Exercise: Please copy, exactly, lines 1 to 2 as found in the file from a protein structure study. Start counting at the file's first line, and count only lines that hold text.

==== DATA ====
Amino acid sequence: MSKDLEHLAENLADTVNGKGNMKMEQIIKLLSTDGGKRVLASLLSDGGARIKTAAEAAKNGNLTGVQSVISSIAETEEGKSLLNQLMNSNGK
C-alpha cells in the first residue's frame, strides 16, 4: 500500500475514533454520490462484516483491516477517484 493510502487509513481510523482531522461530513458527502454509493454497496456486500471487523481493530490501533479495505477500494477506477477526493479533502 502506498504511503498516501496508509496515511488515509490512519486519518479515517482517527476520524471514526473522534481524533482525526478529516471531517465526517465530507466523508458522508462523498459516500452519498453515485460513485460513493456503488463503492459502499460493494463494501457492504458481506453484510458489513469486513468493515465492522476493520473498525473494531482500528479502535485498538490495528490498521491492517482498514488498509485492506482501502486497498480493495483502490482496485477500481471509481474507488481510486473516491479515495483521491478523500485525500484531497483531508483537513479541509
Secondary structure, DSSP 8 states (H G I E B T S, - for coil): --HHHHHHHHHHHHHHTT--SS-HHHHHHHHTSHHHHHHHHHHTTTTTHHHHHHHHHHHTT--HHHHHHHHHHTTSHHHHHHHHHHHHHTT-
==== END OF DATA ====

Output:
Amino acid sequence: MSKDLEHLAENLADTVNGKGNMKMEQIIKLLSTDGGKRVLASLLSDGGARIKTAAEAAKNGNLTGVQSVISSIAETEEGKSLLNQLMNSNGK
C-alpha cells in the first residue's frame, strides 16, 4: 500500500475514533454520490462484516483491516477517484 493510502487509513481510523482531522461530513458527502454509493454497496456486500471487523481493530490501533479495505477500494477506477477526493479533502 502506498504511503498516501496508509496515511488515509490512519486519518479515517482517527476520524471514526473522534481524533482525526478529516471531517465526517465530507466523508458522508462523498459516500452519498453515485460513485460513493456503488463503492459502499460493494463494501457492504458481506453484510458489513469486513468493515465492522476493520473498525473494531482500528479502535485498538490495528490498521491492517482498514488498509485492506482501502486497498480493495483502490482496485477500481471509481474507488481510486473516491479515495483521491478523500485525500484531497483531508483537513479541509